Office Christmas Party
Another reminder that allowing your cast to madly improvise instead of actually providing a coherent script with a scintilla of inherent logic often leads to…
Across the world's largest garbage dump, near Rio de Janeiro, the pickers crawl with their bags and buckets, seeking treasures that can be recycled: plastics and metals, mostly, but anything of value. From the air, they look like ants. You would assume they are the wretched of the earth, but those we meet in "Waste Land" seem surprisingly cheerful. They lead hard lives but understandable ones. They make $20 or $25 a day. They live nearby. They feel pride in their labor and talk of their service to the environment.
While the alleys of Chicago remain cluttered with ugly blue recycling bins that seem to be ignored and uncollected, the pickers rescue tons of recyclables from the dump and sell them to wholesalers, who sell them to manufacturers of car bumpers, cans, plastics and papers. They raise their children without resorting to drugs and prostitution. They have a pickers' association, which runs a clinic and demonstrates for their rights. From books rescued from the dump, one picker has assembled a community library. The head of the association says he learned much from a soggy copy of Machiavelli, once he had dried it out. He quotes from it, and you see that he did.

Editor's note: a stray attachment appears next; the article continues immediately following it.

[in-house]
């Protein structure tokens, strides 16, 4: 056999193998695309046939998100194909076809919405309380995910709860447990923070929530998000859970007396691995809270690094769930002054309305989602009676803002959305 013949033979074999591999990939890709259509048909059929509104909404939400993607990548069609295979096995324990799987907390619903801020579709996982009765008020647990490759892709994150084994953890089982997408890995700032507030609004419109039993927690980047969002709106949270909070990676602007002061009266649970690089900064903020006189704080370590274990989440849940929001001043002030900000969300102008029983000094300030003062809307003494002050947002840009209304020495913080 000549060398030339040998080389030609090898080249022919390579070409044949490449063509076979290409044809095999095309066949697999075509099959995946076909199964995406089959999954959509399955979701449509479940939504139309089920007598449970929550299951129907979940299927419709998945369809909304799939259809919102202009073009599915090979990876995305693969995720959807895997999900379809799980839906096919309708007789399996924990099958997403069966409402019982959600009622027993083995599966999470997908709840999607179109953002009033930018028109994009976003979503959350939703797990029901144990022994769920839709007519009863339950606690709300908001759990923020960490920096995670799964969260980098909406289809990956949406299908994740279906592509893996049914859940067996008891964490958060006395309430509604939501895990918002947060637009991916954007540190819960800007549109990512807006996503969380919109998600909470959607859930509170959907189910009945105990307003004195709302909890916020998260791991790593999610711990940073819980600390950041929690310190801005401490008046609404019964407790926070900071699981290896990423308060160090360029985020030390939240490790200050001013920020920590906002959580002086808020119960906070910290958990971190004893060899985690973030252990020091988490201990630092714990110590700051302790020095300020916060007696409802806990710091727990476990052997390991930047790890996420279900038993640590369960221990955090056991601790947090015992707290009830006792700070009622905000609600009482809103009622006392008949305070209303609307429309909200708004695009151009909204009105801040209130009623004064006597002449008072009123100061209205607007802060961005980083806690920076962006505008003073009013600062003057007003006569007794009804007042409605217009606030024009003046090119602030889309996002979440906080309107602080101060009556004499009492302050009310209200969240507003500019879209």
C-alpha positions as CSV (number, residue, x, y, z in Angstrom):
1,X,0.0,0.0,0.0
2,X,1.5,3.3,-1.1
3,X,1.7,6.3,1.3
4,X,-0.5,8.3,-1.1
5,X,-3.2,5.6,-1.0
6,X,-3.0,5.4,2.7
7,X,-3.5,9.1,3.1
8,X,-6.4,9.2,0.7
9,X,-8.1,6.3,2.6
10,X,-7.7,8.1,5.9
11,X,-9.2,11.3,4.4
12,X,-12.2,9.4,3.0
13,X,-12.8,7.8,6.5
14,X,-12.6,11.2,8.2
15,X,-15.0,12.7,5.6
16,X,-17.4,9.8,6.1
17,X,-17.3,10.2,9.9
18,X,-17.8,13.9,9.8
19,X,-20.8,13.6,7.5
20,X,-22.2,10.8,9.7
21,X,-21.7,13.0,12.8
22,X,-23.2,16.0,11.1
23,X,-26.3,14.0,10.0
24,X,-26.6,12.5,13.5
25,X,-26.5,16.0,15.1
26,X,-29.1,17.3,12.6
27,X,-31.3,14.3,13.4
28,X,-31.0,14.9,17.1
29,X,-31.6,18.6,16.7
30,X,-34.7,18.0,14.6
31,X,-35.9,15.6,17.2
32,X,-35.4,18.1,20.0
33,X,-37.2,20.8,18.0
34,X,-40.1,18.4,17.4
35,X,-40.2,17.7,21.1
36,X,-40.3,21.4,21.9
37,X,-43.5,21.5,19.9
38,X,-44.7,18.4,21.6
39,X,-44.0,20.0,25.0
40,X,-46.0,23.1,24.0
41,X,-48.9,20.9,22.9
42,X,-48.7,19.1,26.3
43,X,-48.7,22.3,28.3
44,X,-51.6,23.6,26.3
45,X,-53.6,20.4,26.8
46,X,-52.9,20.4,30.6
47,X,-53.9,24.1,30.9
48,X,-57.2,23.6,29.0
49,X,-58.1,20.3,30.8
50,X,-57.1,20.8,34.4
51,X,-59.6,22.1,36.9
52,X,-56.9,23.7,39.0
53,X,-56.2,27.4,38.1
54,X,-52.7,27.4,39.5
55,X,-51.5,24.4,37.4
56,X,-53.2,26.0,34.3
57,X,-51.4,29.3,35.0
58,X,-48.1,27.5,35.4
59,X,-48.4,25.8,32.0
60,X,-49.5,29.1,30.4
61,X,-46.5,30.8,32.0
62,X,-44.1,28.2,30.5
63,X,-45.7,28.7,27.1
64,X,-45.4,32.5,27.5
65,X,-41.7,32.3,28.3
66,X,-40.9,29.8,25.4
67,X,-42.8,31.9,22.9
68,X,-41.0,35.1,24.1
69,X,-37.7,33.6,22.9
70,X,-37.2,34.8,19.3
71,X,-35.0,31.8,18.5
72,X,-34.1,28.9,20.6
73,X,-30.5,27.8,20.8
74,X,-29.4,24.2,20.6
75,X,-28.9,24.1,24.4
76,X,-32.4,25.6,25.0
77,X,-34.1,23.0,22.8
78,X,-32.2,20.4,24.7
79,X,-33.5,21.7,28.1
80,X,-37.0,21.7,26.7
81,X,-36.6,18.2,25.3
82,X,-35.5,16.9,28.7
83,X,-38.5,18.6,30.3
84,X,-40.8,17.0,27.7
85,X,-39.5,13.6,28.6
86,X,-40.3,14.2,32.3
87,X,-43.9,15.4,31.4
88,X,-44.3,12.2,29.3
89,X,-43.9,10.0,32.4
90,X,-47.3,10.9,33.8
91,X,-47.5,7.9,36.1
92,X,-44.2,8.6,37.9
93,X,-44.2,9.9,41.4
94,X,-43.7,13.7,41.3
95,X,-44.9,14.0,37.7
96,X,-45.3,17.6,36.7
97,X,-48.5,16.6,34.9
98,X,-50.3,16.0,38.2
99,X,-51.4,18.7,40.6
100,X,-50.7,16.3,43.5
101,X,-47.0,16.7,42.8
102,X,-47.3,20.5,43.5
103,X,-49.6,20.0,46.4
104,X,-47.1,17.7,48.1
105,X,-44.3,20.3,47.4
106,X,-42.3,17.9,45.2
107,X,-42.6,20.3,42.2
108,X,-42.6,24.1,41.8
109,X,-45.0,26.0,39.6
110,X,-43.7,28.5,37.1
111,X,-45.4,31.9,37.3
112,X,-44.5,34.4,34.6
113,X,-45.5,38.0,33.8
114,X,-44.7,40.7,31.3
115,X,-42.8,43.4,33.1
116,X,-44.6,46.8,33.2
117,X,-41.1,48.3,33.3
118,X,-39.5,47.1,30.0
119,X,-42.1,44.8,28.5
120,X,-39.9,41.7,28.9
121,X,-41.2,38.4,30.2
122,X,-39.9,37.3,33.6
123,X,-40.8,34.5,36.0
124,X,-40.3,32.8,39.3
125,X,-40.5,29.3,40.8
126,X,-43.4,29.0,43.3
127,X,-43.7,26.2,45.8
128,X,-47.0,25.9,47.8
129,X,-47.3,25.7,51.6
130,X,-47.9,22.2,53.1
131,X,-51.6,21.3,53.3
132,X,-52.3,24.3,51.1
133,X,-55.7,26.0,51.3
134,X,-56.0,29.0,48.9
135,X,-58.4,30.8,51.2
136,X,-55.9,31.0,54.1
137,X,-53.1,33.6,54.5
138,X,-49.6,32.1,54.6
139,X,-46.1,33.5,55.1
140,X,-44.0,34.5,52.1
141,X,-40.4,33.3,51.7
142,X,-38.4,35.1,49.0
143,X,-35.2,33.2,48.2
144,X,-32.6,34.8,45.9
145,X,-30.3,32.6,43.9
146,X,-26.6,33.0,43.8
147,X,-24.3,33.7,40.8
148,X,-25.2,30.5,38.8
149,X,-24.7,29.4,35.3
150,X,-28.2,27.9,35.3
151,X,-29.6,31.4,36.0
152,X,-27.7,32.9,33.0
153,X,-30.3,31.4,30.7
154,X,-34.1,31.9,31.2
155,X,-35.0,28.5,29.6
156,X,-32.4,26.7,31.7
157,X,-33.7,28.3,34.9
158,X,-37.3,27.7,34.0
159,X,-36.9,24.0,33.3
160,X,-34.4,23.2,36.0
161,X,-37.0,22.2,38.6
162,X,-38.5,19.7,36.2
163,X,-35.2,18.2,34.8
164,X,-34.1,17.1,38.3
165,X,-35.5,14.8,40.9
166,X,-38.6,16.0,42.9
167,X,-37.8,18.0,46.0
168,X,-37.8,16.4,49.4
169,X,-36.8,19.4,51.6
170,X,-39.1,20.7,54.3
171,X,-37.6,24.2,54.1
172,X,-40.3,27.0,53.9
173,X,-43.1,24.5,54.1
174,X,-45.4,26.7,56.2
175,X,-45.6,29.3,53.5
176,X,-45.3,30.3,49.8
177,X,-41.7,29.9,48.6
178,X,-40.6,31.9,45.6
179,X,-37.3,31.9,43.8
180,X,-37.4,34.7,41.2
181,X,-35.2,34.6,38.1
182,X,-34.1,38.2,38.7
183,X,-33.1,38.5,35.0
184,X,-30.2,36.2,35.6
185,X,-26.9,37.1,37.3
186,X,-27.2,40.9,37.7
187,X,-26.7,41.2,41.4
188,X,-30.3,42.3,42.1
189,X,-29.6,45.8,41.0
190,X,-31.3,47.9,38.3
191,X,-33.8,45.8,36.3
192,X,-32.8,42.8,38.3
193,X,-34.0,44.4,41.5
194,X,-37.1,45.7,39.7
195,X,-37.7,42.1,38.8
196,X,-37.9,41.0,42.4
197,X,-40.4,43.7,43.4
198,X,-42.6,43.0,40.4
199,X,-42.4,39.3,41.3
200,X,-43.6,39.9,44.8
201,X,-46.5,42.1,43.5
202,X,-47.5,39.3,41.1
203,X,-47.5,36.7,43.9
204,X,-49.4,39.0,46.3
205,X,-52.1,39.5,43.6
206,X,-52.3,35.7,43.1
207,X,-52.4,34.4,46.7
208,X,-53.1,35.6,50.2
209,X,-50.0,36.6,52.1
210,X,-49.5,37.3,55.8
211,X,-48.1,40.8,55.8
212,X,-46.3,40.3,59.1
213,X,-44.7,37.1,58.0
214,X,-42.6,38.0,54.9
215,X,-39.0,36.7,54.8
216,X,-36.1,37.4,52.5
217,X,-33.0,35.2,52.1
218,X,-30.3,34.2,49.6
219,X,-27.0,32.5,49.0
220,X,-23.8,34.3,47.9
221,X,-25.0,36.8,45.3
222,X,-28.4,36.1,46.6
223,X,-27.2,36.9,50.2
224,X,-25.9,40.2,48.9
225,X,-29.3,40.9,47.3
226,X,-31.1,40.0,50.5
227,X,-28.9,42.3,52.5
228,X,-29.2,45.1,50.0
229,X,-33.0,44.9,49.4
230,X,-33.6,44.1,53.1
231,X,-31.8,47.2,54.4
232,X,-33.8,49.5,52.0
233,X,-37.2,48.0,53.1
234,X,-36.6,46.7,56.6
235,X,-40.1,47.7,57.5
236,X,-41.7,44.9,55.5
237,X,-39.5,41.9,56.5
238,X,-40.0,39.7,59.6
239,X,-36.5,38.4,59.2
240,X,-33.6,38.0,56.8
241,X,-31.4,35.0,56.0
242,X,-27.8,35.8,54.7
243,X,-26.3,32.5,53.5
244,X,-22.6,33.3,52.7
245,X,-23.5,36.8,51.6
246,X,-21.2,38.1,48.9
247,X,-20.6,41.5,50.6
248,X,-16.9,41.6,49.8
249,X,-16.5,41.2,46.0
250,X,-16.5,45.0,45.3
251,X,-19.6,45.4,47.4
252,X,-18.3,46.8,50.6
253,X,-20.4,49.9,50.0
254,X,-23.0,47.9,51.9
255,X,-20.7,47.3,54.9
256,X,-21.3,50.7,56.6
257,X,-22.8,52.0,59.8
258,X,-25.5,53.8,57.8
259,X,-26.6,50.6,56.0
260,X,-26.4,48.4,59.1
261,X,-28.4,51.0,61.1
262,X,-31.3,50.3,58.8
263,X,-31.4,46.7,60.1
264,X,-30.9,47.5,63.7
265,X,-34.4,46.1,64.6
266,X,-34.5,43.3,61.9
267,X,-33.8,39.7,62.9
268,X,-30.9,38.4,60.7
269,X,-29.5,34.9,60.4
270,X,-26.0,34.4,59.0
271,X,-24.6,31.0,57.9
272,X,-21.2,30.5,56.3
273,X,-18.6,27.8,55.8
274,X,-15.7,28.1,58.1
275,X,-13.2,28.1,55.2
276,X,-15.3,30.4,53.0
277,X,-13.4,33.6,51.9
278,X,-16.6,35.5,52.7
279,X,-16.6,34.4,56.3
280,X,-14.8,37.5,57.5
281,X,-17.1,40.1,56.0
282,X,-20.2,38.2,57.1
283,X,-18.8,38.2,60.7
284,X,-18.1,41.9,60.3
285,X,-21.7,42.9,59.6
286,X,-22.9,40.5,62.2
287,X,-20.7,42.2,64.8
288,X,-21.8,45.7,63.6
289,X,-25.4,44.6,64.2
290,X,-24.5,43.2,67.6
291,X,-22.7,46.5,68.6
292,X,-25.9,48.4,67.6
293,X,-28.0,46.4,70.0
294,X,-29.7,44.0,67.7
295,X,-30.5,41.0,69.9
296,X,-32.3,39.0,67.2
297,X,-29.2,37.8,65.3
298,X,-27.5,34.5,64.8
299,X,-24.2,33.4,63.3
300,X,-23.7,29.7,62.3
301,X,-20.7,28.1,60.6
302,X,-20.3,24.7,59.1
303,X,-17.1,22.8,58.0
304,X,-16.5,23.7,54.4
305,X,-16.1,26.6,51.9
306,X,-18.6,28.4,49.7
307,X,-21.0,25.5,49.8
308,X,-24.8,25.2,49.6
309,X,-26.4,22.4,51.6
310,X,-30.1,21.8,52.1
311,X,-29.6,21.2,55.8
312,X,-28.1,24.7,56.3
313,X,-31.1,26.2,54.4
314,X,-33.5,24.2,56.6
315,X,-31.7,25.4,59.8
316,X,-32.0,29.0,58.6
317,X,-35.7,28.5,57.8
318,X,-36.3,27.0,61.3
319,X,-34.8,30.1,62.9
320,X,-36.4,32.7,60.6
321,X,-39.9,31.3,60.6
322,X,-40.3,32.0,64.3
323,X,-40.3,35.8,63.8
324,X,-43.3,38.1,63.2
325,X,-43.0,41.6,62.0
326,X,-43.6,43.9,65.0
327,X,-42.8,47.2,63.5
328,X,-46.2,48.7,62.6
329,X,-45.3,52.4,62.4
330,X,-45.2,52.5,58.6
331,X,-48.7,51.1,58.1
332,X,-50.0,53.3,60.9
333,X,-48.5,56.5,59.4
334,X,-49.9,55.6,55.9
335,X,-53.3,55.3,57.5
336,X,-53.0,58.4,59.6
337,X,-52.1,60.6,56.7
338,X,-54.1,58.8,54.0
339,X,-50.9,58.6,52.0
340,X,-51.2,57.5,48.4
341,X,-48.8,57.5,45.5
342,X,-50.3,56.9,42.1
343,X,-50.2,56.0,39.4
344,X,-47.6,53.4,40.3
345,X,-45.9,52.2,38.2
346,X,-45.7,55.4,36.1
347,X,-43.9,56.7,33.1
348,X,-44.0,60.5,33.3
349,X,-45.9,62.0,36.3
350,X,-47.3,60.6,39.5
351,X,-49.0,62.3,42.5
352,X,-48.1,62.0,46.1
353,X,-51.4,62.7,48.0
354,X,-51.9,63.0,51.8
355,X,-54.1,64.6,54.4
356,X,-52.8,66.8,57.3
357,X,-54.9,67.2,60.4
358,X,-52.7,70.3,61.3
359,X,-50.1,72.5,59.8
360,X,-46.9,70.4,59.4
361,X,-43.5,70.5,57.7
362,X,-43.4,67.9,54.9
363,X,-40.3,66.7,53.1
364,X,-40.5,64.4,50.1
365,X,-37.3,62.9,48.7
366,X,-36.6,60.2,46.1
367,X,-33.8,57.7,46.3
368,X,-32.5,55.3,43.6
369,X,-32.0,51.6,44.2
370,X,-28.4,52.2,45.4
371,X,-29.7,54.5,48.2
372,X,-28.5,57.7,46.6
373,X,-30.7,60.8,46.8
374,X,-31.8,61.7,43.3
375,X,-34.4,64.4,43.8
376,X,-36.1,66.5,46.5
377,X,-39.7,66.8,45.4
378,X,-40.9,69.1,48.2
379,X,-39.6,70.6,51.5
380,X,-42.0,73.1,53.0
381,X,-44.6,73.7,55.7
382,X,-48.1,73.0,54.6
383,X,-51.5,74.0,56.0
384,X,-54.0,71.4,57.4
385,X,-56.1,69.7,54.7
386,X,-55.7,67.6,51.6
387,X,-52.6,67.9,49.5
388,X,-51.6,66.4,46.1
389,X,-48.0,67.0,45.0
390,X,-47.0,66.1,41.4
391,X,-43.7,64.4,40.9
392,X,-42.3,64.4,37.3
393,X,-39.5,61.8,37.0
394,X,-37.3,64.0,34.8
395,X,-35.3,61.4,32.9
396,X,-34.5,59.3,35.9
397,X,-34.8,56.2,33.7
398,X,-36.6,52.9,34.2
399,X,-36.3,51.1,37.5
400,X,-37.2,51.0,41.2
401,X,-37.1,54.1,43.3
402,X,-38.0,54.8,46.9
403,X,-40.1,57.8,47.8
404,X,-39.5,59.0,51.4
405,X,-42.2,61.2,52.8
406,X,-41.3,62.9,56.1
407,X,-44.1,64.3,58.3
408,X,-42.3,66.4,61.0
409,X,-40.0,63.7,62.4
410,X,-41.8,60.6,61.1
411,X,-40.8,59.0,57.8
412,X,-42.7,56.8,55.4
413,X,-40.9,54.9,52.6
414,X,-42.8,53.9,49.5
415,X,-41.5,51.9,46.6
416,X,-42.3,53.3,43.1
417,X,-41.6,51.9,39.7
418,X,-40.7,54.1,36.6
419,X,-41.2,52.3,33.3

I do not mean to make their lives seem easy or pleasant. It is miserable work, even after they grow accustomed to the smell. But it is useful work, and I have been thinking much about the happiness to be found by work that is honest and valuable. If you set the working conditions aside (which of course you cannot), I suggest the work of a garbage picker is more satisfying than that of a derivatives broker. How does it feel to get rich selling worthless paper to people you have lied to?
"Waste Land," the documentary by Lucy Walker that has been nominated for an Academy Award this year, takes as its entry point into the lives of the pickers the work of the Brazilian artist Vik Muniz. As a youth, he had the good fortune to be shot in the leg by a rich kid, who paid him off; he used the money to buy a ticket to America, and now he is famous for art that turns garbage into giant constructions that he exhibits and photographs.